Pittsburgh Fathers’ Rights Lawyers

Nearly 20 Years' Experience Representing Fathers in Allegheny County

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As a parent, the father of a child has rights to that child. For example, a father is entitled to see his child. This means that he can ask the court for physical custody or visitation rights. Pennsylvania offers various forms of physical custody, including sole, primary, partial, and shared. Shared physical custody resembles a 50/50 type of arrangement. In contrast, primary custody involves one parent having physical custody for the majority of the time. In these cases, the other parent is usually awarded partial custody, which is physical custody for the minority of the time.

In addition to asking the court for physical custody, a father can also ask the court for legal custody. Legal custody is the right to participate in important decision-making such as the child's religion, medical treatment, choice of school, and more. Pennsylvania offers two variations of legal custody: sole legal custody, where one parent gets to make all of the decisions, and shared legal custody, in which both parents get to partake in the decision-making.

Along with rights, being a father also imposes responsibilities. Children are entitled to support from both of their parents. Therefore, in the event that the parents are no longer together, child support may be on the table.

Establishing Paternity

Paternity testPaternity is just a fancy way of saying that someone is the legal father of a child. Being a legal parent is what gives you all of the rights and responsibilities that were discussed above, so paternity is extremely important. There are various ways in which paternity may be established under Pennsylvania law.

When a child is born to an "intact marriage," there is a presumption that the husband is the father of the child. This means that the husband (also referred to as the "presumptive father") is entitled to the same rights and responsibilities to the child as the mother is. But what if the presumptive father isn't the biological father? Pennsylvania's presumption of paternity can be difficult to overcome, but there are exceptions where the husband was biologically incapable of fathering the child and where the husband was not near the mother at the time of conception. If a presumption of paternity exists, no question as to paternity can be raised, and not evenDNA testing can be introduced to rebut it. This means that a third-party (the real biological father) cannot attack paternity if the child was born to married parents and their marriage is still in-tact. However, if the marriage is no longer in-tact, a third-party who believes he is the biological father (as well as the presumptive father) may attack paternity.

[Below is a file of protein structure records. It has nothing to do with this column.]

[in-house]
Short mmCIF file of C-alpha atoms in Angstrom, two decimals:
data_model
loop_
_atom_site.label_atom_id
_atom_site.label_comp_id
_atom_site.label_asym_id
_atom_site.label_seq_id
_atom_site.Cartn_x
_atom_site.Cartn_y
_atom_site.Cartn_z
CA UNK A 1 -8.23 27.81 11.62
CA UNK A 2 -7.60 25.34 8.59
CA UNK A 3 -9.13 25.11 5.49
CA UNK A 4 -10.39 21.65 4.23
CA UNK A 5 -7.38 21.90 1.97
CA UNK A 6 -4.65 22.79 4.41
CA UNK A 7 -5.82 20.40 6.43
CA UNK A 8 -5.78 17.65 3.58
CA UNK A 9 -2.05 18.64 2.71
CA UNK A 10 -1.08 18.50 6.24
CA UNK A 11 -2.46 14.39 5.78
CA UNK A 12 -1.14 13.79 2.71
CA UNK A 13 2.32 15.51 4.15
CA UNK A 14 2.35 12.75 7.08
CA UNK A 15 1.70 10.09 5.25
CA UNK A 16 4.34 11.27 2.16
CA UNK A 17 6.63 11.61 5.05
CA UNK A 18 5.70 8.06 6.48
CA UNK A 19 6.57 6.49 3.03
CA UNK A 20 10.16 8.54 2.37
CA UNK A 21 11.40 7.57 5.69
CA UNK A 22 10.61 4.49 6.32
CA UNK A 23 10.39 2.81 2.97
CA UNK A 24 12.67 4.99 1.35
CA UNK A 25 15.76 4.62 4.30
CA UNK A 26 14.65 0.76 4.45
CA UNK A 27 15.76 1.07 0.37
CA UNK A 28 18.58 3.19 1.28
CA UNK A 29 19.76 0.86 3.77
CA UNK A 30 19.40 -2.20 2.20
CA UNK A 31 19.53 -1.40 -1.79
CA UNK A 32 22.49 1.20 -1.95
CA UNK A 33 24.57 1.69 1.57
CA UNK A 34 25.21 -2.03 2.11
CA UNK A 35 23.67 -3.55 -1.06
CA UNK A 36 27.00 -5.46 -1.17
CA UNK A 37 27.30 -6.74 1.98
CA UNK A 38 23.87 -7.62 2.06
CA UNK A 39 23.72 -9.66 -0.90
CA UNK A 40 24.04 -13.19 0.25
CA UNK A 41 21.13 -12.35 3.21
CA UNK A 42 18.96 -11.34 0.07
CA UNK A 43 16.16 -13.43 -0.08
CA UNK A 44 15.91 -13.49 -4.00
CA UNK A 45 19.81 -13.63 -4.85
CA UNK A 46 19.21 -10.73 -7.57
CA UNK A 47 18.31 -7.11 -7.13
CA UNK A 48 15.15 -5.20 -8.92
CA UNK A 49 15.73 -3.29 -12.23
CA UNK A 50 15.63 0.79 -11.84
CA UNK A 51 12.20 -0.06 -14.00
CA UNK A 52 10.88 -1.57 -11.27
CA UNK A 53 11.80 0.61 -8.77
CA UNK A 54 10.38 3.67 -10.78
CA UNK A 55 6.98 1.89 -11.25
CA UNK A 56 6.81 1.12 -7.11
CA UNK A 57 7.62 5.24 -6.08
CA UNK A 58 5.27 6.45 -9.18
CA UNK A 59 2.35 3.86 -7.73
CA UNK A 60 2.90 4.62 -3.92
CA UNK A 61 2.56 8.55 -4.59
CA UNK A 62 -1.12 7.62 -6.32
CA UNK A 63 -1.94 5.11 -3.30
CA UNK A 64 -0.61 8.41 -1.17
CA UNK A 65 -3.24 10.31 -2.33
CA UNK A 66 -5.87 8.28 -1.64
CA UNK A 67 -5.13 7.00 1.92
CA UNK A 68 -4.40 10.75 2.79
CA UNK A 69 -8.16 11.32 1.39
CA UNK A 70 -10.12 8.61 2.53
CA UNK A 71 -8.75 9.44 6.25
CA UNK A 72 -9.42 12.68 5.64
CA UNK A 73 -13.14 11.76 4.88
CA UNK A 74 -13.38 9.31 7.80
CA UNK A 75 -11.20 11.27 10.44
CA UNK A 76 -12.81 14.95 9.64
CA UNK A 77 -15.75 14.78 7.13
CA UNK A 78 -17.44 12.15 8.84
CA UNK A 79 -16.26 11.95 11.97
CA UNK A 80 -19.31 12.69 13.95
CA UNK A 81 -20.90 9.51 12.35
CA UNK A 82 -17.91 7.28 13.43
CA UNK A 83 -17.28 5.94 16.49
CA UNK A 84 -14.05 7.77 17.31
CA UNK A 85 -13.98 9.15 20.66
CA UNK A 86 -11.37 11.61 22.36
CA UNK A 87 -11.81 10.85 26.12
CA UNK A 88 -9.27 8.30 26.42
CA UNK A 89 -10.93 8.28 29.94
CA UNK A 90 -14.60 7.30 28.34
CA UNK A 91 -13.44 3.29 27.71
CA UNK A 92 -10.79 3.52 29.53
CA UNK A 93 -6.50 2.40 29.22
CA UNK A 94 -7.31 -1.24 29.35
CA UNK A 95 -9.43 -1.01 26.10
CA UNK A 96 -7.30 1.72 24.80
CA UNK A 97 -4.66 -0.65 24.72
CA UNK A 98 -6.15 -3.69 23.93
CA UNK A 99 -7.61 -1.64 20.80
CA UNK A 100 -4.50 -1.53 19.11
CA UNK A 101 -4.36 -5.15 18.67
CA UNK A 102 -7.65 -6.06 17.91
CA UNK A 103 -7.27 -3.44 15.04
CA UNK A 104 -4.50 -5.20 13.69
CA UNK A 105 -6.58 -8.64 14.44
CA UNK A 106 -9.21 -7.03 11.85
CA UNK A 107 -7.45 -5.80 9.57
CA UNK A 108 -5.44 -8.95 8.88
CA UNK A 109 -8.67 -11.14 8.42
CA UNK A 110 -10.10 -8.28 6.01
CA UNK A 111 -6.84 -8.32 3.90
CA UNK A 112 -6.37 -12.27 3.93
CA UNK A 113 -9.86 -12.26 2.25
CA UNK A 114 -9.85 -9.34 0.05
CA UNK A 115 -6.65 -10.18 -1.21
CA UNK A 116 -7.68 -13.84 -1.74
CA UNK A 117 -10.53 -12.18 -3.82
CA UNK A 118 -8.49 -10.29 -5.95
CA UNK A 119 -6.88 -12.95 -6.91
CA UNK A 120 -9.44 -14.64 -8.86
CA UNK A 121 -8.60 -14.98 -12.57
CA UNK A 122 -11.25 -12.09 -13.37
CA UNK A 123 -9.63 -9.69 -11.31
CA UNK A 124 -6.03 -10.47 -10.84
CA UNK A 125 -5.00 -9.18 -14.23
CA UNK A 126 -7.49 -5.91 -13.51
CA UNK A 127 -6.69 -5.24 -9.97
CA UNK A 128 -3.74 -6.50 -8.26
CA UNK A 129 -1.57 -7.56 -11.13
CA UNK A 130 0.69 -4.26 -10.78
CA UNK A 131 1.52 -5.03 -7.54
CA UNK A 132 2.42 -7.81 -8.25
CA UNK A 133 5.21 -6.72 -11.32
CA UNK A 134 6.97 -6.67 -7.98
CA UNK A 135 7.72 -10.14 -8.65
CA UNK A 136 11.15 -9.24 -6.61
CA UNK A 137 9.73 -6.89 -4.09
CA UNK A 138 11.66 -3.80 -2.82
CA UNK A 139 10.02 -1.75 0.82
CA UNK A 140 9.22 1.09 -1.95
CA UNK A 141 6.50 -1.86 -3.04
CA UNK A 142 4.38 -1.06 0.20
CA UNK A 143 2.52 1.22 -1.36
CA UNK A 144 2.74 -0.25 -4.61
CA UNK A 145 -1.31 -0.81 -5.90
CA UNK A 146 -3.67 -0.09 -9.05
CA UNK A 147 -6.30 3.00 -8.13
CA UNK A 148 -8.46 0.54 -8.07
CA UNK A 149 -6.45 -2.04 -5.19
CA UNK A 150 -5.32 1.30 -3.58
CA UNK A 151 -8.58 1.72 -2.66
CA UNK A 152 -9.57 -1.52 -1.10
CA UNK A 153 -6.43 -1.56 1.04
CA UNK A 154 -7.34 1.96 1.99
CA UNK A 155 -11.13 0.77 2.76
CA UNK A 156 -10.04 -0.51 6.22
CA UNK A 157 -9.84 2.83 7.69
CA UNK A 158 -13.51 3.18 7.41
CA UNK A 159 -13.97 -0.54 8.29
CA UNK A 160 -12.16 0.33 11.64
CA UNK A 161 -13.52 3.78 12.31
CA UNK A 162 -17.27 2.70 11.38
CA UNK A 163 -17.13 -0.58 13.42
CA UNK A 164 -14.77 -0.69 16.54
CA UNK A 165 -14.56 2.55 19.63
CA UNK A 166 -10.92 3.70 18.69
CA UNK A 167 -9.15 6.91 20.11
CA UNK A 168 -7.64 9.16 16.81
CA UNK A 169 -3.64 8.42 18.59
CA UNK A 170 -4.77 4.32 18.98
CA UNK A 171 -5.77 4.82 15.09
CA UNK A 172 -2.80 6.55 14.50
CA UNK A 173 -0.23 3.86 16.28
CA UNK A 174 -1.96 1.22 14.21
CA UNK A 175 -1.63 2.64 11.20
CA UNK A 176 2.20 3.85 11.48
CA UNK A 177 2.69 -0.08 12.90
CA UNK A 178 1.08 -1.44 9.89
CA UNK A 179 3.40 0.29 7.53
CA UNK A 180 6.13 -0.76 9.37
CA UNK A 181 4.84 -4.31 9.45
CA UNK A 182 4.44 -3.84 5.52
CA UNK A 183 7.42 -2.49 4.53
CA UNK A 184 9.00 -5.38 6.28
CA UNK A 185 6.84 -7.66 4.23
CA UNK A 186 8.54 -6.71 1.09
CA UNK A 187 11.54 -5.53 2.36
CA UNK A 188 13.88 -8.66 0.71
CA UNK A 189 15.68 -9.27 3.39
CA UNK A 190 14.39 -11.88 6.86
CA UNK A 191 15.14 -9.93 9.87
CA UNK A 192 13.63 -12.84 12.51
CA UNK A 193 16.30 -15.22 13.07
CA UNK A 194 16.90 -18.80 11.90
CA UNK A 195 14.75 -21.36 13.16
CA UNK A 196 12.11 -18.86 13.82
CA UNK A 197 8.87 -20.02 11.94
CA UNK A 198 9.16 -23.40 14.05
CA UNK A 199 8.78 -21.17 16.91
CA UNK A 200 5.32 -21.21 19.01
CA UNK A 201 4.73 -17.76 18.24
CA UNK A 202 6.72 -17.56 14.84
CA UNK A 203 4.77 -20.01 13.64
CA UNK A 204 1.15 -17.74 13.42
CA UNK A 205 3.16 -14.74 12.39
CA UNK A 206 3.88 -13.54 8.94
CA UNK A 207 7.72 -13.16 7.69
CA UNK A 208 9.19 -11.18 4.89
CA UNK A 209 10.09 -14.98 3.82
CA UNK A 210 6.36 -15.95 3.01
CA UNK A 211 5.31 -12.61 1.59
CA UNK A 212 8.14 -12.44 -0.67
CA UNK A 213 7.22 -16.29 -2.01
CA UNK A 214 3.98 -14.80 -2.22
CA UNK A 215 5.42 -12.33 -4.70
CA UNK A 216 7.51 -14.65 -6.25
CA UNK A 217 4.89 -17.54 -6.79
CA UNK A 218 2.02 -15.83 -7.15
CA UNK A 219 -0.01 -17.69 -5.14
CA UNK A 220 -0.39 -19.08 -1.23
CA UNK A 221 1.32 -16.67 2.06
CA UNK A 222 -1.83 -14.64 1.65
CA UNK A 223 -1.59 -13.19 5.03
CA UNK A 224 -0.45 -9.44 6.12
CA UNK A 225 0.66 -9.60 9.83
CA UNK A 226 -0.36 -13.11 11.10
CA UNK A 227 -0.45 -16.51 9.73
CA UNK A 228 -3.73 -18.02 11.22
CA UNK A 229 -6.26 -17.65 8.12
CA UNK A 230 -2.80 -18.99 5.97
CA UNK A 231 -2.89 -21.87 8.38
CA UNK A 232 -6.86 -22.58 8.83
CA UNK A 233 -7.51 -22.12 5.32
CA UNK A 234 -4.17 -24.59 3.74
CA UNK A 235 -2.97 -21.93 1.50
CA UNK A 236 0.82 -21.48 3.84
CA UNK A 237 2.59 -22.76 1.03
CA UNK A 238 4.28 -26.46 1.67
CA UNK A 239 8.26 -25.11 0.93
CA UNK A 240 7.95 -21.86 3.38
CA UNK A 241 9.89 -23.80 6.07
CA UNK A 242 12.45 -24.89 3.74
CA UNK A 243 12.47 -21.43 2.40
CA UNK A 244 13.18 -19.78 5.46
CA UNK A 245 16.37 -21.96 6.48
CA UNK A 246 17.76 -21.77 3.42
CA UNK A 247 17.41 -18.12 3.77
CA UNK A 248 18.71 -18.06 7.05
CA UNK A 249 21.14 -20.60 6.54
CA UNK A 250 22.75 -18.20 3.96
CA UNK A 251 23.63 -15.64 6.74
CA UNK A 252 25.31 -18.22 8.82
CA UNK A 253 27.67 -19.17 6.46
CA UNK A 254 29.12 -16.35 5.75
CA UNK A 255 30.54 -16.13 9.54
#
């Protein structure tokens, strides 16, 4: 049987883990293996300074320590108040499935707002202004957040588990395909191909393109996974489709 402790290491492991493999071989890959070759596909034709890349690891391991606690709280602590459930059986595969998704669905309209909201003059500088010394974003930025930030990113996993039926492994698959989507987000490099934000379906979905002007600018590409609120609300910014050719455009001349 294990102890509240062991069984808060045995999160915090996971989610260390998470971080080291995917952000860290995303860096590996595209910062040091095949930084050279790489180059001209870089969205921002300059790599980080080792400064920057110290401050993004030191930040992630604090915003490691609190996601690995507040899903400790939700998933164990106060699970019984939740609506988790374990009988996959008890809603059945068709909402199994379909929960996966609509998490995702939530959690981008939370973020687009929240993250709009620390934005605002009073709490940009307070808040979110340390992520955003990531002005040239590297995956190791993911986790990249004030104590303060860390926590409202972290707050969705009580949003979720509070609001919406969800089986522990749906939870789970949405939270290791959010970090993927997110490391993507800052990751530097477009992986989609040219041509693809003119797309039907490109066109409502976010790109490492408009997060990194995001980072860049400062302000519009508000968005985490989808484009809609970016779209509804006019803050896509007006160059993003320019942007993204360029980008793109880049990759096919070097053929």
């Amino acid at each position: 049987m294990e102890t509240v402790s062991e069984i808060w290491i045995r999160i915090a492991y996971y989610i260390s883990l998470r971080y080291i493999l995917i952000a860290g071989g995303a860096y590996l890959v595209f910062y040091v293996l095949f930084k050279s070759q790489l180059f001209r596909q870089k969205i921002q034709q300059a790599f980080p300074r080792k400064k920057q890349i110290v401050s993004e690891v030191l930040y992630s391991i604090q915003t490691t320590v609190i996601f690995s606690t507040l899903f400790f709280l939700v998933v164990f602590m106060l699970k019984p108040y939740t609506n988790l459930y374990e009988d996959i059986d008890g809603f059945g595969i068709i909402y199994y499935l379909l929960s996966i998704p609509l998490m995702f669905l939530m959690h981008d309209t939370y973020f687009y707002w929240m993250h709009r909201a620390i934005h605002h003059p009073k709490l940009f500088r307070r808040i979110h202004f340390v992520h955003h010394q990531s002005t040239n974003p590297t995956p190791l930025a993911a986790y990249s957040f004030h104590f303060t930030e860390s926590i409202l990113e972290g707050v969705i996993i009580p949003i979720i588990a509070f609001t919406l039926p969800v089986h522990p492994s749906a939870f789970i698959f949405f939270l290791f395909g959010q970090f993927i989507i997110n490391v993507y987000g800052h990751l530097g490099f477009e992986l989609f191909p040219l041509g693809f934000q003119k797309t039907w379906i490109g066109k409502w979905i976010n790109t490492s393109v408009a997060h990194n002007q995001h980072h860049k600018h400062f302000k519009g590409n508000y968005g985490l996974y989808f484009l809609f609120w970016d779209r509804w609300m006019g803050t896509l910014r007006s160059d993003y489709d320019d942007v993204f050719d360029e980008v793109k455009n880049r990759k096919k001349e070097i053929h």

There are several ways to establish paternity when a child is born to unmarried parents. If the mother and father both agree, they can establish paternity up until the child turns 18 by signing an acknowledgment of paternity. Once the acknowledgment of paternity has been signed and filed, the father becomes the legal parent of the child. Both parties have the right to cancel the acknowledgment within 60 days of signing, however if they fail to do so it may only be challenged in court on the basis of fraud, duress or material mistake of fact.

Where either one of the parties will not sign an acknowledgment of paternity, the other party may seek to establish paternity involuntarily by initiating court proceedings. If the father will not sign, the mother can file a Petition to Determine Paternity or a Complaint for Child Support with the Family Court. In this case, the court may require the father to submit to a DNA test. If paternity is confirmed by the DNA test, the court can issue an order of paternity. Additionally, a support order may also be entered. If on the other hand the mother refuses to sign a paternity acknowledgment, the father can still sign and file it himself. However, without the mother's signature it will not give the father any rights to the child, except to be notified of any proceeding to terminate parental rights (for example, an adoption proceeding). If the father does want rights to the child, he should instead seek to establish paternity involuntarily by filing a Petition to Determine Paternity with the Family Court. If a DNA test confirms paternity, the court can issue an order of paternity and potentially an order for support.

For more information on this topic or any other divorce or family law topic, contact Notaro Calabrese & Epstein, P.C. at (412) 281-1988 for a free phone consultation with an attorney. You can also schedule online by clicking here.

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